He went on to become a candidate for the archdiocese in 2001, earning degrees from St. Joseph Seminary College in Covington, Louisiana, and St. Vincent Seminary in Latrobe, Pennsylvania.
In his first assignments, his pastors encouraged him to be a priest for everyone, not only the Spanish-speaking community.
“I was able to work with both communities and love both communities, and that was reciprocated to me by them,” Father Anzora said.
Pastoral plan is a priority
At St. Francis three of the four Masses are in English each weekend and about 1,500 come to worship. One of his first priorities is to take simple steps to build community and respond to the archdiocesan pastoral plan now being developed.
“We are trying to create a mission and vision for the parish, who we are as St. Francis of Assisi, to make sure everybody understands—the staff, finance council, parish council— … where we are and set goals on where we want to be in the next three years,” he said.
He also prays for El Salvador as he hears of the dramatic increase this year in undocumented youth arriving at the U.S. border and speaks with his family. He lamented the “extremely sad” conditions where gangs linked with drug traffickers increasingly dominate and intimidate Salvadorans. His mother advised him not to come home for a visit last January due to lack of security, and a brother recently told him gangs will leave people alone only if they give them money and ignore their crimes.
Father Anzora said he continues to learn from Archbishop Romero and reads his writings weekly. He’s glad that Pope Francis has reopened the archbishop’s cause for canonization and believe that he is a powerful Christian witness with his “passion for the church and the teachings of the church but also his care about the poor people who are marginalized.”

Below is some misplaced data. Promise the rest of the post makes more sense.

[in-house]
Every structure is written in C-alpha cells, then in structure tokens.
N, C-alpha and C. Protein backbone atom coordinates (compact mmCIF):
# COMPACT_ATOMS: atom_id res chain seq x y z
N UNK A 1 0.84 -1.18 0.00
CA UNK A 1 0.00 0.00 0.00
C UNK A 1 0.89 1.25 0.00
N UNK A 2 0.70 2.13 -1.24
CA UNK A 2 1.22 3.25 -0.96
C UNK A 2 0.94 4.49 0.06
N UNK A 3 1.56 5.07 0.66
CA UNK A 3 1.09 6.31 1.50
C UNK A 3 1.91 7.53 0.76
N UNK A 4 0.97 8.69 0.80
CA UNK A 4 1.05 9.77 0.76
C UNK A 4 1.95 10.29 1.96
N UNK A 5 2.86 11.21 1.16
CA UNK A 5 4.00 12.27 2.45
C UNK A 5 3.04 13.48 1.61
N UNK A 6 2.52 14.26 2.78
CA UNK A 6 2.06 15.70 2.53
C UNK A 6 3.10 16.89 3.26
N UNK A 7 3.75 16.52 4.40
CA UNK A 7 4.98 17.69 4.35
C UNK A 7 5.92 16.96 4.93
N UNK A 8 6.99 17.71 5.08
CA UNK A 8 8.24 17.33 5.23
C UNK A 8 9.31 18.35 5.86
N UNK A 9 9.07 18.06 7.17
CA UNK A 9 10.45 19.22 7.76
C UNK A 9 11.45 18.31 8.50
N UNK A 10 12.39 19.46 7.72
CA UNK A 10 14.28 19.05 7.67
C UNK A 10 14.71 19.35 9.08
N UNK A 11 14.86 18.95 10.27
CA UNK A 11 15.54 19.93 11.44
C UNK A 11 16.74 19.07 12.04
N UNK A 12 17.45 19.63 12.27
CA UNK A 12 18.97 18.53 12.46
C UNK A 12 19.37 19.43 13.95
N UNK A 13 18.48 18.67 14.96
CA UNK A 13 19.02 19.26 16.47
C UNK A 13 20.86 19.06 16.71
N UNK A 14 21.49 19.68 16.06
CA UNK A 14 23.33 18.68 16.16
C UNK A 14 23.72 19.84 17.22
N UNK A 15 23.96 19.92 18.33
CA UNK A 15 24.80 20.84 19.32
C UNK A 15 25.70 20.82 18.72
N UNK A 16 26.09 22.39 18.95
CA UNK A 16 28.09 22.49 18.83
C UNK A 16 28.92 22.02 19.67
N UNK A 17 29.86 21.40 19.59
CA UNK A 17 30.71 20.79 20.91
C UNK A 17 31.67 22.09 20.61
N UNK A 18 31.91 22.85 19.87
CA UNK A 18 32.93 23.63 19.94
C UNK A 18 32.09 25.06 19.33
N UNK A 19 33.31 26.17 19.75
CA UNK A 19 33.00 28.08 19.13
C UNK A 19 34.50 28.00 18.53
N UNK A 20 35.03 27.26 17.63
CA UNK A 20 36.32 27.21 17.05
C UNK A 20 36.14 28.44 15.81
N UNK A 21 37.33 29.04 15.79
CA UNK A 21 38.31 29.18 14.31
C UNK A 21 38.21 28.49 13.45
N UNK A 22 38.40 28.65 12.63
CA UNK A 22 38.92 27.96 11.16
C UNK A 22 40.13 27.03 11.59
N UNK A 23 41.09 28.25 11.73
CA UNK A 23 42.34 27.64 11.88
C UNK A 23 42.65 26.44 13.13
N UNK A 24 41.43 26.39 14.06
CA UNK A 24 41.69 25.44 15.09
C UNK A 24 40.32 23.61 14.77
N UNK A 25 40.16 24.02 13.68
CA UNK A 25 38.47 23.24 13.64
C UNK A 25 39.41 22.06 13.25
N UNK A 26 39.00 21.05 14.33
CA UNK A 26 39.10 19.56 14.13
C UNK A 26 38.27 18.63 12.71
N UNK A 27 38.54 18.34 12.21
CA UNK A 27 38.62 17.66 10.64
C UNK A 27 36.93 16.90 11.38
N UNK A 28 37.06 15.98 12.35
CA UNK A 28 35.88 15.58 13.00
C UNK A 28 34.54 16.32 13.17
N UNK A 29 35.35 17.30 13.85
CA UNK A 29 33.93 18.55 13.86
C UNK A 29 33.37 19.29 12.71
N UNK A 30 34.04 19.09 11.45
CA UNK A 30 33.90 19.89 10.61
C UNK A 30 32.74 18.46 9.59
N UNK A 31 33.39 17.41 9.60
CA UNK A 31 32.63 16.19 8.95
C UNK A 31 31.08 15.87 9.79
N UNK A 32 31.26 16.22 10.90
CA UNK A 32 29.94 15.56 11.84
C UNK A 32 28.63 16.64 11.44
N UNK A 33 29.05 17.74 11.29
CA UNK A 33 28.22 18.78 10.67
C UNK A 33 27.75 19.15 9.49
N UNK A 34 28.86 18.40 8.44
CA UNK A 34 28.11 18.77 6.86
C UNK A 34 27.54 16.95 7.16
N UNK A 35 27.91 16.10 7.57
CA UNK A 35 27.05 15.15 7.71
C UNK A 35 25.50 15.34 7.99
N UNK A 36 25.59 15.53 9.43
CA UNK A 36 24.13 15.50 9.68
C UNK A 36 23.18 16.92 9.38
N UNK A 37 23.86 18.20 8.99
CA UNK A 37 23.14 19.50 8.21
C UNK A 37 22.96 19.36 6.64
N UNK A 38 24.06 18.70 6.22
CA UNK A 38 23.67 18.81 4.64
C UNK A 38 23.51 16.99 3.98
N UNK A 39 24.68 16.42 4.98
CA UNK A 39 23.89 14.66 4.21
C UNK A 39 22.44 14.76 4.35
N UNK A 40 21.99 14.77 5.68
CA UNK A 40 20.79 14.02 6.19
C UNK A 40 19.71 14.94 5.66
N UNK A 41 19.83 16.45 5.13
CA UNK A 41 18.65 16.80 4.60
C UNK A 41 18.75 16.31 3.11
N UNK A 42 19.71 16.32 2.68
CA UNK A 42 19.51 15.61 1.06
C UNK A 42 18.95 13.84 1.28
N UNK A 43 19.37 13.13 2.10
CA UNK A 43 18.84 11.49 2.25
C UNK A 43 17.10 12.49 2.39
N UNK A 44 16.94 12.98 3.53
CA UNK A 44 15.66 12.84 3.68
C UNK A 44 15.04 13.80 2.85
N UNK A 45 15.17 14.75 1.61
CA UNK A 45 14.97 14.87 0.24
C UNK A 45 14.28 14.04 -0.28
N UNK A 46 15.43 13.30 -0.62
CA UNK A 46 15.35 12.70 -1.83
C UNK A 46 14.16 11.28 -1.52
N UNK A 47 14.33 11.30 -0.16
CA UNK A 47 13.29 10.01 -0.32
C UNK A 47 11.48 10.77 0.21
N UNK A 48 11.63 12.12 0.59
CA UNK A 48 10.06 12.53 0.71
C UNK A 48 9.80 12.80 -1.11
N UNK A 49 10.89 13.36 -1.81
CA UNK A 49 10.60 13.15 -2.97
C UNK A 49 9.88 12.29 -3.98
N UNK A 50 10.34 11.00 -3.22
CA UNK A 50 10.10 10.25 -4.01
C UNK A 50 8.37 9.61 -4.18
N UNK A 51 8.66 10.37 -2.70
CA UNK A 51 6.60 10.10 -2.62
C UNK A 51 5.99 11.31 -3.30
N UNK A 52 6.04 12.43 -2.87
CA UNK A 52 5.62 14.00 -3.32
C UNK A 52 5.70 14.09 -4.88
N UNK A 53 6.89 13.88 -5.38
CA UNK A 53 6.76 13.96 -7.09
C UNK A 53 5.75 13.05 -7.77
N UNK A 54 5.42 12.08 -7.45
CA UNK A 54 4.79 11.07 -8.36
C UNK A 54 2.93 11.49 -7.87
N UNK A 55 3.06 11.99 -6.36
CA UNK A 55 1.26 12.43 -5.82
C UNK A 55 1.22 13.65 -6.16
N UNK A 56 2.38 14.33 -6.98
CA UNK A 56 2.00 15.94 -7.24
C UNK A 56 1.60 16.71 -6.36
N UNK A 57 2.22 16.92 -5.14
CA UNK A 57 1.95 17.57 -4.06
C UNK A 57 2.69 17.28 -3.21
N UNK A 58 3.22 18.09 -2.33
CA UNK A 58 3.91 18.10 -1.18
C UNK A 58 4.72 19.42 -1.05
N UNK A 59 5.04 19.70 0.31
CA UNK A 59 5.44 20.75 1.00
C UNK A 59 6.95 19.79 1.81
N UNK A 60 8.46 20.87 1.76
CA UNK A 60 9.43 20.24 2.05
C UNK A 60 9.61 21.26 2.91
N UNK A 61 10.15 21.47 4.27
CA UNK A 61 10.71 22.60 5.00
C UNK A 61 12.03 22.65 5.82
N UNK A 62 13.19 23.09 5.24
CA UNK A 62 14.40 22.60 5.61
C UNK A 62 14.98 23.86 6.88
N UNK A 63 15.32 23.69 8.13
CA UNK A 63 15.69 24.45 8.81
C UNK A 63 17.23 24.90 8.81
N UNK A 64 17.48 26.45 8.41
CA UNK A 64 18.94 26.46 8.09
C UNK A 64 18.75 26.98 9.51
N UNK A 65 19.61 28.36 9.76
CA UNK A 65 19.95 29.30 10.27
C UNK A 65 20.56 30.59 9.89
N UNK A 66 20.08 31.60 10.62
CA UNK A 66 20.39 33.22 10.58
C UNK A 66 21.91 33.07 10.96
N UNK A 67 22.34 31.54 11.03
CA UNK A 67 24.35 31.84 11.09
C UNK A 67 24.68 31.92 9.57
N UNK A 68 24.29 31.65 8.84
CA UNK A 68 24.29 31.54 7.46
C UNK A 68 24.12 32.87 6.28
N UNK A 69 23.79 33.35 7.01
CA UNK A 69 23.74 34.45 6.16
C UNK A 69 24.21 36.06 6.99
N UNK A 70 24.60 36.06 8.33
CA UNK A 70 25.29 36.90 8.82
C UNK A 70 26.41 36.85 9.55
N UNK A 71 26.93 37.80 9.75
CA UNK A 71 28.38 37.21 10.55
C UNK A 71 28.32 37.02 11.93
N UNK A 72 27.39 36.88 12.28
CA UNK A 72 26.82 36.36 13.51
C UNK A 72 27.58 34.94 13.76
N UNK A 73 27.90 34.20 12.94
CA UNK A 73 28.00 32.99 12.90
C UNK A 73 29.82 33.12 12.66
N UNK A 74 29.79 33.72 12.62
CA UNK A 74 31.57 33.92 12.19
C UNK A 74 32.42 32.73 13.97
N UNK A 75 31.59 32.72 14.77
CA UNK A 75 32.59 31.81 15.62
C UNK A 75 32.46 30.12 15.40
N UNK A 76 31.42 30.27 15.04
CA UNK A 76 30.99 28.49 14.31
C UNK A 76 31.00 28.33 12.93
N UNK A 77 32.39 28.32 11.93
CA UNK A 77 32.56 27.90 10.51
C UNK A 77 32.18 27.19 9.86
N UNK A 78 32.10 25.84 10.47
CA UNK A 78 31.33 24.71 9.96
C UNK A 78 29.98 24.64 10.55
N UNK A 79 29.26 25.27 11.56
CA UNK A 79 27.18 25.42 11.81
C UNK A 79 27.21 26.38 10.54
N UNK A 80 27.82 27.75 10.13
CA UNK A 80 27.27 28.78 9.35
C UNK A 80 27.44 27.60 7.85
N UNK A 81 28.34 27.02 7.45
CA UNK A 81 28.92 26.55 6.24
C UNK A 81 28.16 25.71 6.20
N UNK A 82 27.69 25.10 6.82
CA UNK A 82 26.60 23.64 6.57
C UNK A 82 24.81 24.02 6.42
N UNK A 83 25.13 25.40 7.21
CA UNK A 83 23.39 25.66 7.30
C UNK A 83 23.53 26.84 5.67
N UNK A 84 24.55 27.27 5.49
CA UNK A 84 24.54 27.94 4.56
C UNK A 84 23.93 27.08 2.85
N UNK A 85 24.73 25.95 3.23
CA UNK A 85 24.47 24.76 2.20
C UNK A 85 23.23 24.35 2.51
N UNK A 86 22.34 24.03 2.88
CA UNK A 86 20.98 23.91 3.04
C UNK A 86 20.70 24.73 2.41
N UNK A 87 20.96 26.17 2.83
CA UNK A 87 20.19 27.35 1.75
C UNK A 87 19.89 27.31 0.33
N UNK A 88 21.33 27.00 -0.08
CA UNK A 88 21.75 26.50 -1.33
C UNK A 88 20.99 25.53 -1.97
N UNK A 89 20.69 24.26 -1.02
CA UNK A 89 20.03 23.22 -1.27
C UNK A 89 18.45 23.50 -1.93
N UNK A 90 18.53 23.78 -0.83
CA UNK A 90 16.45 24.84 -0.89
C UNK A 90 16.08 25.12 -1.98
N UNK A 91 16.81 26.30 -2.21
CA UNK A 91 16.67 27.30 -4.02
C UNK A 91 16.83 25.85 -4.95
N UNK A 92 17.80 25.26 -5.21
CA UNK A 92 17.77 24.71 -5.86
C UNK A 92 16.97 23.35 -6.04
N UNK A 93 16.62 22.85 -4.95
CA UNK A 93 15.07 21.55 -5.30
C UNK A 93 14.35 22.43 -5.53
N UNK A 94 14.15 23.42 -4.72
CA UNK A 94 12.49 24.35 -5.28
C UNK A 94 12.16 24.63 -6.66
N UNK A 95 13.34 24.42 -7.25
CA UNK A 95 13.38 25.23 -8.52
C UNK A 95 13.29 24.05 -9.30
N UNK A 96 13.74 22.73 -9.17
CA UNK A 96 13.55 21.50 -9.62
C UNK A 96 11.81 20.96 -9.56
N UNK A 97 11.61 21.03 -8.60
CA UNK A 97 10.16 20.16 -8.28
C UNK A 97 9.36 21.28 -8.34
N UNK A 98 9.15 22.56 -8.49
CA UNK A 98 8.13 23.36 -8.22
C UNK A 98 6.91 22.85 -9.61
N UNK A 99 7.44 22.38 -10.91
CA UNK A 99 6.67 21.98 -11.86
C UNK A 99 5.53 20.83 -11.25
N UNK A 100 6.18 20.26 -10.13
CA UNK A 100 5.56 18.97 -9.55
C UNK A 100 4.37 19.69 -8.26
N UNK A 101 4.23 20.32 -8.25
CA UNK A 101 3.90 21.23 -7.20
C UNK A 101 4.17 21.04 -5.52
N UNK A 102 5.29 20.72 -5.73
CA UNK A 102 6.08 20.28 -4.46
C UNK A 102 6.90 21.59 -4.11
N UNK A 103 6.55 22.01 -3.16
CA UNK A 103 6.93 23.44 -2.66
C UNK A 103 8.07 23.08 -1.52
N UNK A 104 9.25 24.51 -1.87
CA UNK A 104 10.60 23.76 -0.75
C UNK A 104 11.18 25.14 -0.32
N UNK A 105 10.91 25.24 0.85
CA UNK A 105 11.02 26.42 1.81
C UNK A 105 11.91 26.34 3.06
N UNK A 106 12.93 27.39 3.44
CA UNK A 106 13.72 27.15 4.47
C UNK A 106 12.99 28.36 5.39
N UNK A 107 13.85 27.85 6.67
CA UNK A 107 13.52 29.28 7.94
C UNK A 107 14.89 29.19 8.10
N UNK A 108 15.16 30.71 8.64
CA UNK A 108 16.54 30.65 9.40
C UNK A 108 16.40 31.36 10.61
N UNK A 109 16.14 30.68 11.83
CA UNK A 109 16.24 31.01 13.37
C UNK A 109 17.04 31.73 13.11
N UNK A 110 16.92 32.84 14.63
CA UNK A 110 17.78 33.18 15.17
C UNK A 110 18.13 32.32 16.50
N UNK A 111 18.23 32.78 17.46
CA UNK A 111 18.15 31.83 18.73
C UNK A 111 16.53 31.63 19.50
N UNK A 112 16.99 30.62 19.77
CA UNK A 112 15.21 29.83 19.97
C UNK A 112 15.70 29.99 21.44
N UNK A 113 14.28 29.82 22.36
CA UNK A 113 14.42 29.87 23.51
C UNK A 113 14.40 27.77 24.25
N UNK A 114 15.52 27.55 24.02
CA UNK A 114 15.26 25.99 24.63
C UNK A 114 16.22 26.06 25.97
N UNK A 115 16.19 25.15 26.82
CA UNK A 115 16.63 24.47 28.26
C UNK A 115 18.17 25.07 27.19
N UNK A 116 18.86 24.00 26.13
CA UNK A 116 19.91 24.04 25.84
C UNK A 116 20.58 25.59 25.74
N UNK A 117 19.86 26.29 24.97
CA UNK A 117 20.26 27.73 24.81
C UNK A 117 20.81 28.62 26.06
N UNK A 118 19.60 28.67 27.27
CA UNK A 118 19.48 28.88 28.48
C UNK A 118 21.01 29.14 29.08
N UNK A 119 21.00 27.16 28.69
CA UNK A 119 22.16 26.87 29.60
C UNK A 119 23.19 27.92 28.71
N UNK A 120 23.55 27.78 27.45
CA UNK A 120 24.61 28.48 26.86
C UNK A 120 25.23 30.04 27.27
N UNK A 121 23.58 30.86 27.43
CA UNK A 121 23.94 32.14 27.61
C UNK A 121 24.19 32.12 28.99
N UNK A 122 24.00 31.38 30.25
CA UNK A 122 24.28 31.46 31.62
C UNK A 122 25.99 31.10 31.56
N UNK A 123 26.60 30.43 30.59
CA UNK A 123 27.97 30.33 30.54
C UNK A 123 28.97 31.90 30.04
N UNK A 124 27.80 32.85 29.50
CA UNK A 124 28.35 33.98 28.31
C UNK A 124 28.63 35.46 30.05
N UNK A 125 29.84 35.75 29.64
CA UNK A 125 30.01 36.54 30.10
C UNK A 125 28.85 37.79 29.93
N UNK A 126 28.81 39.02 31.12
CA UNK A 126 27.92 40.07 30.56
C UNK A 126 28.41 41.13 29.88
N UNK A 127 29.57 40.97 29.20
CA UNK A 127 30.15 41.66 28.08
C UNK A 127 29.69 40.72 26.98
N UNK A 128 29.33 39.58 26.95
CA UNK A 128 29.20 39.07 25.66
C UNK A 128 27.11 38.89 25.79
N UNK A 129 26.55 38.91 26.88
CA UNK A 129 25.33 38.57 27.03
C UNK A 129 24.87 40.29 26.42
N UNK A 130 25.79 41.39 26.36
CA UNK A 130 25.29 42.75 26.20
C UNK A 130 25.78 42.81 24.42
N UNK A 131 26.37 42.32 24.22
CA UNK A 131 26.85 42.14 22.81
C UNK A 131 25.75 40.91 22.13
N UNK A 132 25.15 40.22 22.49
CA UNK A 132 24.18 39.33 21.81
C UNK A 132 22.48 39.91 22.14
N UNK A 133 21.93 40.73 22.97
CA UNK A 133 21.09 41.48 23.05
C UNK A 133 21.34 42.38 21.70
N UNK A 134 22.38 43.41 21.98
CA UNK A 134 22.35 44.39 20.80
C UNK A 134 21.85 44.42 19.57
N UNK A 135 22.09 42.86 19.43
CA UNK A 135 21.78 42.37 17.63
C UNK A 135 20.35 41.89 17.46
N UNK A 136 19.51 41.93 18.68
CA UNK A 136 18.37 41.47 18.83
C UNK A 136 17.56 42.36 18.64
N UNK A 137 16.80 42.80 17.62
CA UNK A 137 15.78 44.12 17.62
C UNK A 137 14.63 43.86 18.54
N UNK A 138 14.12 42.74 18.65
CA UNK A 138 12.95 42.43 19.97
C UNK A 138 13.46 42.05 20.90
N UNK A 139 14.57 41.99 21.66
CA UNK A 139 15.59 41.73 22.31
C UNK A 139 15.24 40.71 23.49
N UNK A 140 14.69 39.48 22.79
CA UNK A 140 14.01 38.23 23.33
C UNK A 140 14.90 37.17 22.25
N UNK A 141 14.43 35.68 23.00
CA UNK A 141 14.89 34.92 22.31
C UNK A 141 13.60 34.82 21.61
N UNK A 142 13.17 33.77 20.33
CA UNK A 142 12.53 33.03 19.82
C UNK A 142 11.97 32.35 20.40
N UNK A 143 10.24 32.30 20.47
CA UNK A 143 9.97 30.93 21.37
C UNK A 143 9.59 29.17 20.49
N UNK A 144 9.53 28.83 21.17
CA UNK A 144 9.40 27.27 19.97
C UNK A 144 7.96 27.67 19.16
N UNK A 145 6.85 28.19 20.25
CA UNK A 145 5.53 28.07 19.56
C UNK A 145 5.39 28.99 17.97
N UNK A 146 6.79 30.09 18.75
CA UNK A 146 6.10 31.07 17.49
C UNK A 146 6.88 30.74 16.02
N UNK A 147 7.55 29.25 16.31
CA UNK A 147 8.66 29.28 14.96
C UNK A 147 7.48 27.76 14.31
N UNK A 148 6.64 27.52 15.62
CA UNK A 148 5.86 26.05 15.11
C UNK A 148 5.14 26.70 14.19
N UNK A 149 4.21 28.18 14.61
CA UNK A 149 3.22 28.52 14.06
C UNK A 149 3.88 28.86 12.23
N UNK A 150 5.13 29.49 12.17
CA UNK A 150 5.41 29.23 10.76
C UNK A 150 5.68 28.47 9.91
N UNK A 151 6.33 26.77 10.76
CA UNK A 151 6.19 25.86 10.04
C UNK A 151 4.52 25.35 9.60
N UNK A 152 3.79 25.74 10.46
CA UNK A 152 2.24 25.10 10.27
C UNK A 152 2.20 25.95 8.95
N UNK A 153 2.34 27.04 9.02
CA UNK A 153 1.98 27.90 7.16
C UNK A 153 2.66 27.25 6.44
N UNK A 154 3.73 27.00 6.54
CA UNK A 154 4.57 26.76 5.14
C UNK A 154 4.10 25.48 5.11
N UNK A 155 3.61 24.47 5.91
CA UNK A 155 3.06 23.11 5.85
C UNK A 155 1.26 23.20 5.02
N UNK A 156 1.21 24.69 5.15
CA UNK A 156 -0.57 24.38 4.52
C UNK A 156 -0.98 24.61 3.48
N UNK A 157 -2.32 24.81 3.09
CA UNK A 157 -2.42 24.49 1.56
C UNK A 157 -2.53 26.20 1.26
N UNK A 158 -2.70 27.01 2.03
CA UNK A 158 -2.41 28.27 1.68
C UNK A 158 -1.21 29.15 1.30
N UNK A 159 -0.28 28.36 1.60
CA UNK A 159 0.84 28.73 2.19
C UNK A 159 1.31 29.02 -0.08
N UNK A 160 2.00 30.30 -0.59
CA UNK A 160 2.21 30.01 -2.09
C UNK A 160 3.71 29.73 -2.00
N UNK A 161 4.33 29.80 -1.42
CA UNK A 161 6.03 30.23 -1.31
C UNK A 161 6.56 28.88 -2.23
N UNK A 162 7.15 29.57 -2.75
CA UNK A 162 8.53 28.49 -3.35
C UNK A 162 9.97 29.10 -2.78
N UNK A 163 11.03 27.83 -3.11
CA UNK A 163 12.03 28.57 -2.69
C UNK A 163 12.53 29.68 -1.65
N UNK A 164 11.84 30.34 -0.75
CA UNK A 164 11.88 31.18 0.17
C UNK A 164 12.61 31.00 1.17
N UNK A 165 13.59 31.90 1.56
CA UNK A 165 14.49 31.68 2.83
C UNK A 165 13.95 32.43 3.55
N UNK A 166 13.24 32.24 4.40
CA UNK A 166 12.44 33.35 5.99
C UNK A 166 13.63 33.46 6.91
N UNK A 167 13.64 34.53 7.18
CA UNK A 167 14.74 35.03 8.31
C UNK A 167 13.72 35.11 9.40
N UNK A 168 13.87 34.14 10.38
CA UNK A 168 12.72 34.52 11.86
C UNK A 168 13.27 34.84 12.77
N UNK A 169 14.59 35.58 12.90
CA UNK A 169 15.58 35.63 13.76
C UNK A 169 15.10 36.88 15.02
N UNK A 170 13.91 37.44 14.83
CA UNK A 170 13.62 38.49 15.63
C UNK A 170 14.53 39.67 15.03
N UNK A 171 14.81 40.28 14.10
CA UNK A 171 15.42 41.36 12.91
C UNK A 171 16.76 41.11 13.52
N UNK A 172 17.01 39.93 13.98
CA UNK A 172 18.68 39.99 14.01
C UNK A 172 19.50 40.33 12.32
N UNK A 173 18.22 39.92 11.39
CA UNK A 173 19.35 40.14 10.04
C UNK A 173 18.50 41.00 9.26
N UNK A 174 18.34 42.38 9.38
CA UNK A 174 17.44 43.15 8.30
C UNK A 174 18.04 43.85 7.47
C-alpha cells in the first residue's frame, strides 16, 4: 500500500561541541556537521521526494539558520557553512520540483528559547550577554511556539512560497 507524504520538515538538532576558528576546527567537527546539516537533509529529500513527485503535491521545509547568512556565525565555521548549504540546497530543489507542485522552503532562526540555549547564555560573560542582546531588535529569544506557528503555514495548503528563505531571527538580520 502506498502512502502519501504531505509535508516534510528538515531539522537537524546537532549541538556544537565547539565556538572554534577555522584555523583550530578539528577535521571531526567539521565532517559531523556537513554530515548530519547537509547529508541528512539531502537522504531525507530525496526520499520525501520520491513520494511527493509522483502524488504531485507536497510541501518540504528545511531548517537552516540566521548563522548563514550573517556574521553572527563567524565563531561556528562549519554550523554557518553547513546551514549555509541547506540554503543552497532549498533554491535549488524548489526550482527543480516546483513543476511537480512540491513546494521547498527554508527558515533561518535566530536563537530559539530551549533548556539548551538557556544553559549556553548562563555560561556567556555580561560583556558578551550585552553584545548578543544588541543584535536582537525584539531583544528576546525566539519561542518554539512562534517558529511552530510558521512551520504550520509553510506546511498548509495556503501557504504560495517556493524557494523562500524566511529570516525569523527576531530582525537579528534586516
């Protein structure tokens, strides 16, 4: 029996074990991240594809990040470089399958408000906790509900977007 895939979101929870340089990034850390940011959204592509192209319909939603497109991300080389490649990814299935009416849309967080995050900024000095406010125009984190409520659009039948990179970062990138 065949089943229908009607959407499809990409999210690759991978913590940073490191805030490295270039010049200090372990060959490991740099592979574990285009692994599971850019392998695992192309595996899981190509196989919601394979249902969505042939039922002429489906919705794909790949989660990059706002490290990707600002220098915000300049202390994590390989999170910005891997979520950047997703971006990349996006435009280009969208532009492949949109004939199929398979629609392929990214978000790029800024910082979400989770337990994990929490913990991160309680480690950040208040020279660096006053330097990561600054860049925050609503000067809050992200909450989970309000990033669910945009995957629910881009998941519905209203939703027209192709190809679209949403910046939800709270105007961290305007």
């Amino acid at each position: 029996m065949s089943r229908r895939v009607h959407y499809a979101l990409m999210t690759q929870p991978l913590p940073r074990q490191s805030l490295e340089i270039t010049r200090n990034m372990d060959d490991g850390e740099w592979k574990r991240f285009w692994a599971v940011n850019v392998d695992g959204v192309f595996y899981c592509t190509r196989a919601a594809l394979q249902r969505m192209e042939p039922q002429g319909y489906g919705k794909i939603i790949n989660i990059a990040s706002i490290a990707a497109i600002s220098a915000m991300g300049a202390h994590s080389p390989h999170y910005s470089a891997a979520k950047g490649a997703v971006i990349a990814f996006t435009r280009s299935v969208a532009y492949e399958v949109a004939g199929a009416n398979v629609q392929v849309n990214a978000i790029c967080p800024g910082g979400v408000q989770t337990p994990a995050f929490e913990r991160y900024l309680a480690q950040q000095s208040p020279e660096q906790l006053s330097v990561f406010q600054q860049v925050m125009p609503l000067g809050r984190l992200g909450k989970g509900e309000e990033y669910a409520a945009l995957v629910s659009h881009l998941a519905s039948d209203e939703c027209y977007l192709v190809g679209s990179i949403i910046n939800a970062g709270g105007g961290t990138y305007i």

“He became a voice of those who didn’t have a voice. … He spoke against the oppressors and defended the dignity of every human person,” he said.
As for his own call to serve, Father Anzora now joyfully forges ahead in his new ministry in Cartersville and feels blessed to serve and learn from the people of St. Francis of Assisi. When he needs to de-stress and reconnect with his rural roots, he knows where to go.
“God is good to me. Red Top Mountain is now about 10 miles,” the pastor said. “I’ve been several times already. I will go by myself if I have to and start to walk and just sit down and pray. I wish I had more time—it has lakes and mountains.”
The pastor of Prince of Peace Church, Father Eric Hill, said that some of Father Anzora’s greatest assets are his prayerfulness and sense of humor. And he’s good at “listening and striving to do the best for others.”
“He was great to work with, very willing to serve, and was available to minister to the people of God,” he said. “I’m sure that what he has learned during his priesthood, and also the gifts that God has given him, will help him to be a wonderful pastor, and I believe that he is ready. There will still be a lot of on-the-job training to come, but as long as he remains open to it, God will guide him.”